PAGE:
Claims and Stock Prices- Click to enlarge

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Warning! This Video May Cause Exploding Head Syndrome, Viewer Discretion Advised http://wallstreetexaminer.com/2015/02/warning-this-video-may-cause-exploding-head-syndrome-viewer-discretion-advised/ http://wallstreetexaminer.com/2015/02/warning-this-video-may-cause-exploding-head-syndrome-viewer-discretion-advised/#comments Thu, 19 Feb 2015 16:33:22 +0000 http://radiofreewallstreet.fm/?p=26314

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This is a syndicated repost courtesy of Radio Free Wall Street. To view original, click here.

Lee Adler reviews a section of the January FOMC meeting minutes that nobody is paying any attention to. This section of the minutes shows clearly that the Fed is delusional. It will blow your mind.

Subscribers may click here to open or right click to download this video and play in your media player.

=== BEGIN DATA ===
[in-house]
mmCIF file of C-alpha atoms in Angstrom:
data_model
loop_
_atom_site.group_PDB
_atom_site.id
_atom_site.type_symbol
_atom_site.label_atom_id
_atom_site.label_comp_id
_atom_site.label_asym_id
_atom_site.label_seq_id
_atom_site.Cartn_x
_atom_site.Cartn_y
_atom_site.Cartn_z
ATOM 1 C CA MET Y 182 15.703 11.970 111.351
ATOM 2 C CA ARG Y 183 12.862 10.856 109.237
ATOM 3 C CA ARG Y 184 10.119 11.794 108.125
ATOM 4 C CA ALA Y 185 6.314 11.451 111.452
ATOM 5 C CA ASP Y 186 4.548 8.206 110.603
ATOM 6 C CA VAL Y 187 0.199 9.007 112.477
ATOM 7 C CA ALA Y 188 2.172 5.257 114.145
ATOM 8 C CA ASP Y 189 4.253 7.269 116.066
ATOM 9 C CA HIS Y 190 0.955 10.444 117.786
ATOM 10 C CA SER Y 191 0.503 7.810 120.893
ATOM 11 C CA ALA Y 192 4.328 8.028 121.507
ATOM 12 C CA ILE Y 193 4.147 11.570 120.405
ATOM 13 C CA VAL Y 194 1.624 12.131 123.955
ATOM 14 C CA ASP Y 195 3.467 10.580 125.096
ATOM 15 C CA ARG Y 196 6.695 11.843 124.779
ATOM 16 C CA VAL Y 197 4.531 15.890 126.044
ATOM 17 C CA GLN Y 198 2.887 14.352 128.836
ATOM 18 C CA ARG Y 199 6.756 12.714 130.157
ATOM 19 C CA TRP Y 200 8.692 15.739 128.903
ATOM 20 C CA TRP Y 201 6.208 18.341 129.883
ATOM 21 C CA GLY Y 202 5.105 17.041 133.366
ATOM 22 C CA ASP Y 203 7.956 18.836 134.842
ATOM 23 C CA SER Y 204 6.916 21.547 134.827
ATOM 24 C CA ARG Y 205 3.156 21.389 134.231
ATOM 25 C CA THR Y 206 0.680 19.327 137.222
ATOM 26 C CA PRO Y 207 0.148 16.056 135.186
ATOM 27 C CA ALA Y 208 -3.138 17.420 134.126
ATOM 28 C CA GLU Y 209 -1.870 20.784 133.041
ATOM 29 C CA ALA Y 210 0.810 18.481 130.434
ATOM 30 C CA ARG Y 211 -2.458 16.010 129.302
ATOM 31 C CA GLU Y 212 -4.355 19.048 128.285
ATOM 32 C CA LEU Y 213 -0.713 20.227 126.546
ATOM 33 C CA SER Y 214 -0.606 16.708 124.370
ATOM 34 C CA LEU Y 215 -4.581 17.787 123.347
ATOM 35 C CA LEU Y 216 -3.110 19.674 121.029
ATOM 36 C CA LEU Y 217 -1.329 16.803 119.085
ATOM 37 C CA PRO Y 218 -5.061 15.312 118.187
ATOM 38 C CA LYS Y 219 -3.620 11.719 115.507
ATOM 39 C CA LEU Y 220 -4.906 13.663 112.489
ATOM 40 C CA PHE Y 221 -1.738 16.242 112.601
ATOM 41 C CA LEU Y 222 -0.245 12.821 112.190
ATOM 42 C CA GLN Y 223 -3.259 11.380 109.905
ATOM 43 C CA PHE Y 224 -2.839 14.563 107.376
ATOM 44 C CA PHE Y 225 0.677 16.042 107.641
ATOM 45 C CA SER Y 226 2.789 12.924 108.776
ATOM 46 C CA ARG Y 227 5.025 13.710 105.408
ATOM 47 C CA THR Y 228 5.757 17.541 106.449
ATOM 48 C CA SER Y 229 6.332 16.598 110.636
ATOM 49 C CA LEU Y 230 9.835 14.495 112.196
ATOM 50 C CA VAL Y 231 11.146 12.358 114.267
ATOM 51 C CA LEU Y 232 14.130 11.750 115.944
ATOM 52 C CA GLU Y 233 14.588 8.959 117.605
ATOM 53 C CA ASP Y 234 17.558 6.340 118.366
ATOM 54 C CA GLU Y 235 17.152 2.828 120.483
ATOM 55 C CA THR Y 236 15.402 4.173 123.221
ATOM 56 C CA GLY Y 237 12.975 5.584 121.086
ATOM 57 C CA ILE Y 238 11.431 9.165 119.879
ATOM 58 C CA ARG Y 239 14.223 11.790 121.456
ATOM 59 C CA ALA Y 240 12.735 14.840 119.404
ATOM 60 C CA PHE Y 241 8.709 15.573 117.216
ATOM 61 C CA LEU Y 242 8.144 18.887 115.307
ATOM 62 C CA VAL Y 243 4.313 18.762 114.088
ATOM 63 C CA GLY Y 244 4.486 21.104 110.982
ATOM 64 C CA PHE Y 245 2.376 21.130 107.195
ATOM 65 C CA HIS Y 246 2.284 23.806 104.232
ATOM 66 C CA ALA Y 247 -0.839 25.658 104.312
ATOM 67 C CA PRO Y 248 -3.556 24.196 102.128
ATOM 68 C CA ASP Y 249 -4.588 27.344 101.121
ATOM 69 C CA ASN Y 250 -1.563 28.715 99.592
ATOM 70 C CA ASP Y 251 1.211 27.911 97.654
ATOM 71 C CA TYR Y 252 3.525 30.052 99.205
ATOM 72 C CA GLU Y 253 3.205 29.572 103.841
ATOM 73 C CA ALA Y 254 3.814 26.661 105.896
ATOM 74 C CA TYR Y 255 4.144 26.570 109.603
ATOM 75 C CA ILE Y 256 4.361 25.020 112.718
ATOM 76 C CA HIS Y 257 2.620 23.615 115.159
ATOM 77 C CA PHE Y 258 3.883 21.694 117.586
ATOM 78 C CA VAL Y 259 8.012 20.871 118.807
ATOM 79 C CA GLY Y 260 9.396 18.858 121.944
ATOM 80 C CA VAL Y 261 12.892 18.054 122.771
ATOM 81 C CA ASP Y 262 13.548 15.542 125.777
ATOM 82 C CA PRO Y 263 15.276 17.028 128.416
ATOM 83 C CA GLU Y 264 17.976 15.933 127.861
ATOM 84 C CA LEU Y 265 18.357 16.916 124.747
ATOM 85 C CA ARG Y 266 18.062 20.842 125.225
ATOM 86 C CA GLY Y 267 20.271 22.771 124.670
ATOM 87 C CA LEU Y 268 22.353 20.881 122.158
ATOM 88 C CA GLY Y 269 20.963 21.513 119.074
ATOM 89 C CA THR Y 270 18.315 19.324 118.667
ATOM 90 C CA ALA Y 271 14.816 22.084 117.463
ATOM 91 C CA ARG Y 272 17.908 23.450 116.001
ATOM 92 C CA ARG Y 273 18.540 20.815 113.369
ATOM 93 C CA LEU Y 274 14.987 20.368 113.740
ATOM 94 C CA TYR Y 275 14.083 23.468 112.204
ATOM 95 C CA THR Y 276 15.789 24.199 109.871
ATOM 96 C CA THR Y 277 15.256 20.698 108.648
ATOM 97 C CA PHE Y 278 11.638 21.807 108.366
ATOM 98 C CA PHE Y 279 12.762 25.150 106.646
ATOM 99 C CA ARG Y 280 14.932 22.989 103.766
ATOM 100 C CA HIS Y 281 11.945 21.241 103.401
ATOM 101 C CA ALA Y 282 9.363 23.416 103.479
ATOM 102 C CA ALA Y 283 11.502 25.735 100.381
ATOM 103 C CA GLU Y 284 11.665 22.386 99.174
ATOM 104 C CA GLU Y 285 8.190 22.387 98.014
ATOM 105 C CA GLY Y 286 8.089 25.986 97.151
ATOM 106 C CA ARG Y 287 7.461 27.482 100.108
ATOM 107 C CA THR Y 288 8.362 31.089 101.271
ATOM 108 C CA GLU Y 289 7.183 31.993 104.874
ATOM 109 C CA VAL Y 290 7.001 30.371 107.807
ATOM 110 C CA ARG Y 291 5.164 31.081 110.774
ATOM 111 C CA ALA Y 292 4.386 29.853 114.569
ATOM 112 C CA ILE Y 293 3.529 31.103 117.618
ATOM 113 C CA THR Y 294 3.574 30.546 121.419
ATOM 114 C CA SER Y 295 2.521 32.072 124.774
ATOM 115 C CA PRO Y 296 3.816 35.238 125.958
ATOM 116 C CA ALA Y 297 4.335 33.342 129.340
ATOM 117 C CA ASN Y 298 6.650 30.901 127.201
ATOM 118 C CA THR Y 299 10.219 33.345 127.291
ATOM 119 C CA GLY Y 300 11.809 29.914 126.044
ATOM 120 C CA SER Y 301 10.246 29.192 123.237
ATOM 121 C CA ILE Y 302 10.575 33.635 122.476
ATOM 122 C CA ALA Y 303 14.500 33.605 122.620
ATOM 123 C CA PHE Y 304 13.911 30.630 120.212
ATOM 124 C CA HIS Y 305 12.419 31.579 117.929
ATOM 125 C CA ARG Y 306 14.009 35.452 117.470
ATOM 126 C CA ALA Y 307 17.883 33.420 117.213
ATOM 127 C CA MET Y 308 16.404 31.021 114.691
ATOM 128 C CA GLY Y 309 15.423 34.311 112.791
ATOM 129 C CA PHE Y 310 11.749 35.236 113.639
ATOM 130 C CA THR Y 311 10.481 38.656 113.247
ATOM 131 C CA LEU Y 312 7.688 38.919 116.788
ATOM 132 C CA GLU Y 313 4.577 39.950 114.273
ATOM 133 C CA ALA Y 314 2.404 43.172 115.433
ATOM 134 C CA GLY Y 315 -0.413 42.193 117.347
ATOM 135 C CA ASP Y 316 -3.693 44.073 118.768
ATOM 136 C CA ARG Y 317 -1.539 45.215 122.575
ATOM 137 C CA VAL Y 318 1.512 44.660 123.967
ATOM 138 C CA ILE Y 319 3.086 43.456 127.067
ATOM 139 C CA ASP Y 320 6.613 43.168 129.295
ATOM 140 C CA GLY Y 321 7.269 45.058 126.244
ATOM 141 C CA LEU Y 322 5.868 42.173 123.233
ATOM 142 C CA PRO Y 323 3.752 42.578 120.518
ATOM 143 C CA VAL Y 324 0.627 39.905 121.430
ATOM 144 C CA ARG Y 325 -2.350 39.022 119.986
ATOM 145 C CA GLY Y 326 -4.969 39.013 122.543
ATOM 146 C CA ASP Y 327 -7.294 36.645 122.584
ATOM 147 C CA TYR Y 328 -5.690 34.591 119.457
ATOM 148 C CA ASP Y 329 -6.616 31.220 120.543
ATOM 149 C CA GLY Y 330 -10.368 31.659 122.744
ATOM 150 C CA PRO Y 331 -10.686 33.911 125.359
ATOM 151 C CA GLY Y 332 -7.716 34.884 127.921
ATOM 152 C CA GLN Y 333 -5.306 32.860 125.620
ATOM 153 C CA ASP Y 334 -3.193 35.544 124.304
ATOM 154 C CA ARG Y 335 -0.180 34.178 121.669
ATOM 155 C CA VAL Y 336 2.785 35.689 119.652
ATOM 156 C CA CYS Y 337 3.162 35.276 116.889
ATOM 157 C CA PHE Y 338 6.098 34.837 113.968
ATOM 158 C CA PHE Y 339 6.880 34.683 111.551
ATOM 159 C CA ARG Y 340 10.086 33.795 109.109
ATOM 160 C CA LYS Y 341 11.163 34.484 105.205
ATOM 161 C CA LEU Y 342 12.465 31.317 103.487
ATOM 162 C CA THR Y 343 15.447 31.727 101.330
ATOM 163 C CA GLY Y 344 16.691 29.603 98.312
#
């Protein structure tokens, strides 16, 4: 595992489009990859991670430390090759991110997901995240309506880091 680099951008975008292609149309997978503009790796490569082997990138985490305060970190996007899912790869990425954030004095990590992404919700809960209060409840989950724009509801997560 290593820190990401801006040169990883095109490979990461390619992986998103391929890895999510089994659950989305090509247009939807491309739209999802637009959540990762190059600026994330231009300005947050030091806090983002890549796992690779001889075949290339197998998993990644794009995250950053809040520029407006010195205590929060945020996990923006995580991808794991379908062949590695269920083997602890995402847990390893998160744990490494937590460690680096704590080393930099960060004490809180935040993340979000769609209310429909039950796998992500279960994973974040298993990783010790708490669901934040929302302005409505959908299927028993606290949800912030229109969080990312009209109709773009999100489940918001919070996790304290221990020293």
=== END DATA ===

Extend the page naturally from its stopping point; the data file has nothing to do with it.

Not a subscriber? Watch a free preview. 

Why should you subscribe? Here’s how one subscriber puts it.

Today’s RFWS was absolutely outstanding. (I’m glad I actually watched this one rather than just listening while running.) When it comes to financial journalism, Lee, you remain an island of sanity in a huge sea of crap. Thanks.

Bob

Join now and lock in the current price!

 

 

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Media Gets It Wrong Again, Real Retail Sales Rose http://wallstreetexaminer.com/2015/02/media-gets-it-wrong-again-real-retail-sales-rose/ http://wallstreetexaminer.com/2015/02/media-gets-it-wrong-again-real-retail-sales-rose/#comments Thu, 12 Feb 2015 20:54:46 +0000 http://wallstreetexaminer.com/?p=236604 Here we go again. The mainstream media is grossly misreporting another factoid in the daily sideshow of economic reports that ultimately have nothing to do with stock prices. But everybody hangs on them and many traders trade the releases, so it’s important to get a handle on the misinformation spewed by the Wall Street Journal, Bloomberg, CNBC and the rest.